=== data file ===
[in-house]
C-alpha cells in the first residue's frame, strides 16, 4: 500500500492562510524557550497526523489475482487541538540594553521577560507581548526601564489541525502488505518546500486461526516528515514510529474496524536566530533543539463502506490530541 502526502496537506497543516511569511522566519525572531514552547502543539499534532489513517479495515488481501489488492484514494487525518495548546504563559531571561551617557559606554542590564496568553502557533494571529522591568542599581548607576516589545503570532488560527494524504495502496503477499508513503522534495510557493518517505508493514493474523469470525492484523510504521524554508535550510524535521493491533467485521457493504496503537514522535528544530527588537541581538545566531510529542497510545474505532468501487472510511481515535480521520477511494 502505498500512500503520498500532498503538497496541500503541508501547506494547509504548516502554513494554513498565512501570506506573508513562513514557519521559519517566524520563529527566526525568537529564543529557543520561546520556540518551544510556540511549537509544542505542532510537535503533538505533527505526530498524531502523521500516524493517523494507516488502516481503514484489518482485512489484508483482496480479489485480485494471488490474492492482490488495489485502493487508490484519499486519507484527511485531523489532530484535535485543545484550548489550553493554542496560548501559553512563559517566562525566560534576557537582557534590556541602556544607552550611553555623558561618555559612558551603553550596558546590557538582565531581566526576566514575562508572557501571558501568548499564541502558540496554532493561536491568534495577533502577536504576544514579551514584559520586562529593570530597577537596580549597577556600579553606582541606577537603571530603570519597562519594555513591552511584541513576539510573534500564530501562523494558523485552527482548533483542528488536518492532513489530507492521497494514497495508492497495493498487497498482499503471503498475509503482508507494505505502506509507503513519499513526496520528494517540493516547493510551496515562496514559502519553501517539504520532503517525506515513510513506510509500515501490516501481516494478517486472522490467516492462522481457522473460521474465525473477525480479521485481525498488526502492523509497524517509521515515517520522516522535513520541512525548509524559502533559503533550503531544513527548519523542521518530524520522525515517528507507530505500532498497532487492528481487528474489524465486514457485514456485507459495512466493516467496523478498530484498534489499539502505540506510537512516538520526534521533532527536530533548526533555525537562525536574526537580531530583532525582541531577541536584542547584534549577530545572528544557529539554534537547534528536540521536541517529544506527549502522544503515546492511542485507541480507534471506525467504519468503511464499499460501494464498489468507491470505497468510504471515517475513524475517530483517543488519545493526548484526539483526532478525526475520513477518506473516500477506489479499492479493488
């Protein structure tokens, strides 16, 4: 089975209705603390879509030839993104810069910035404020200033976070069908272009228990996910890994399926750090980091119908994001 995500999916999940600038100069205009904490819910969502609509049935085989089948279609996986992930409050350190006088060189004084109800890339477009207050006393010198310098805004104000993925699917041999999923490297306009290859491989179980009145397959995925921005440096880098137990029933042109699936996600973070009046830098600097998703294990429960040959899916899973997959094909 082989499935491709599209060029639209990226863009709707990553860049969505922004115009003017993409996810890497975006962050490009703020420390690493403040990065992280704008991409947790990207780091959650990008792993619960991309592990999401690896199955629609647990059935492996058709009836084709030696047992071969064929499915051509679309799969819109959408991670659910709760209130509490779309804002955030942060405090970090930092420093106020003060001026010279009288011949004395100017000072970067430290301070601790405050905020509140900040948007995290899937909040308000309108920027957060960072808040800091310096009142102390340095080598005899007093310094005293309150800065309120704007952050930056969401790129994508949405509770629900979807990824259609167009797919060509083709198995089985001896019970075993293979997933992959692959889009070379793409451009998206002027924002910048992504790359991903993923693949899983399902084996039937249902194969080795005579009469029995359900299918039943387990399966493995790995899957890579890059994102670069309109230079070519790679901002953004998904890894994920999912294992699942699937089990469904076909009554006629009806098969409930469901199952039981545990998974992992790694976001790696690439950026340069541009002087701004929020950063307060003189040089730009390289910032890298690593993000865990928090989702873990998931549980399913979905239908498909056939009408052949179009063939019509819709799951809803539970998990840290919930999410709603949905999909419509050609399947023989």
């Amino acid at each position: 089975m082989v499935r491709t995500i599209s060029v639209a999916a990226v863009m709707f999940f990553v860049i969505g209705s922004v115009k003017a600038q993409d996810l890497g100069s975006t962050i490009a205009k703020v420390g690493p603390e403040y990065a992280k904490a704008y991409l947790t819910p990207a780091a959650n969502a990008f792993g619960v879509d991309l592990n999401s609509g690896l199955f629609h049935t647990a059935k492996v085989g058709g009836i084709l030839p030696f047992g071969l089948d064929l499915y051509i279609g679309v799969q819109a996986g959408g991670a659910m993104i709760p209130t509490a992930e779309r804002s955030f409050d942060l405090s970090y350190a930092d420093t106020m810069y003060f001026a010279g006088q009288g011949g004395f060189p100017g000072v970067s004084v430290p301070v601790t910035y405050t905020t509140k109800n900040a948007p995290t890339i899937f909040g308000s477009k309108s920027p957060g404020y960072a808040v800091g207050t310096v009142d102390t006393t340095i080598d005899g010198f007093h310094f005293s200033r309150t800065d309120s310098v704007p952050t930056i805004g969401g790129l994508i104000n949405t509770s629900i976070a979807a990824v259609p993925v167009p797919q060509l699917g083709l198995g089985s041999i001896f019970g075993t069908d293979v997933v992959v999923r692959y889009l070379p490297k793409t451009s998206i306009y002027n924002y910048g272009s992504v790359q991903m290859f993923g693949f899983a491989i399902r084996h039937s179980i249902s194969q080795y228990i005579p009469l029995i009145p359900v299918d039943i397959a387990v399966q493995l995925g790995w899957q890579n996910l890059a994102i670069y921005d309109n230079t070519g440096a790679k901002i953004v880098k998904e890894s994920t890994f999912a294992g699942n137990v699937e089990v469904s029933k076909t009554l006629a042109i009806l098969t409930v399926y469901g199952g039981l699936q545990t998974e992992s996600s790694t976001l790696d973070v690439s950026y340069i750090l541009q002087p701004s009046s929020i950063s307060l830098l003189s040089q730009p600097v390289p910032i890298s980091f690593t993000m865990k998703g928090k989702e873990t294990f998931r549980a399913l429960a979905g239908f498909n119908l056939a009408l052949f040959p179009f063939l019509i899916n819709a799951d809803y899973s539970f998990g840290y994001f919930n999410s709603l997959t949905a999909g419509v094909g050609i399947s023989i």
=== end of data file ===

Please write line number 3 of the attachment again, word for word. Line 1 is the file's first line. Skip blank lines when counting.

């Protein structure tokens, strides 16, 4: 089975209705603390879509030839993104810069910035404020200033976070069908272009228990996910890994399926750090980091119908994001 995500999916999940600038100069205009904490819910969502609509049935085989089948279609996986992930409050350190006088060189004084109800890339477009207050006393010198310098805004104000993925699917041999999923490297306009290859491989179980009145397959995925921005440096880098137990029933042109699936996600973070009046830098600097998703294990429960040959899916899973997959094909 082989499935491709599209060029639209990226863009709707990553860049969505922004115009003017993409996810890497975006962050490009703020420390690493403040990065992280704008991409947790990207780091959650990008792993619960991309592990999401690896199955629609647990059935492996058709009836084709030696047992071969064929499915051509679309799969819109959408991670659910709760209130509490779309804002955030942060405090970090930092420093106020003060001026010279009288011949004395100017000072970067430290301070601790405050905020509140900040948007995290899937909040308000309108920027957060960072808040800091310096009142102390340095080598005899007093310094005293309150800065309120704007952050930056969401790129994508949405509770629900979807990824259609167009797919060509083709198995089985001896019970075993293979997933992959692959889009070379793409451009998206002027924002910048992504790359991903993923693949899983399902084996039937249902194969080795005579009469029995359900299918039943387990399966493995790995899957890579890059994102670069309109230079070519790679901002953004998904890894994920999912294992699942699937089990469904076909009554006629009806098969409930469901199952039981545990998974992992790694976001790696690439950026340069541009002087701004929020950063307060003189040089730009390289910032890298690593993000865990928090989702873990998931549980399913979905239908498909056939009408052949179009063939019509819709799951809803539970998990840290919930999410709603949905999909419509050609399947023989």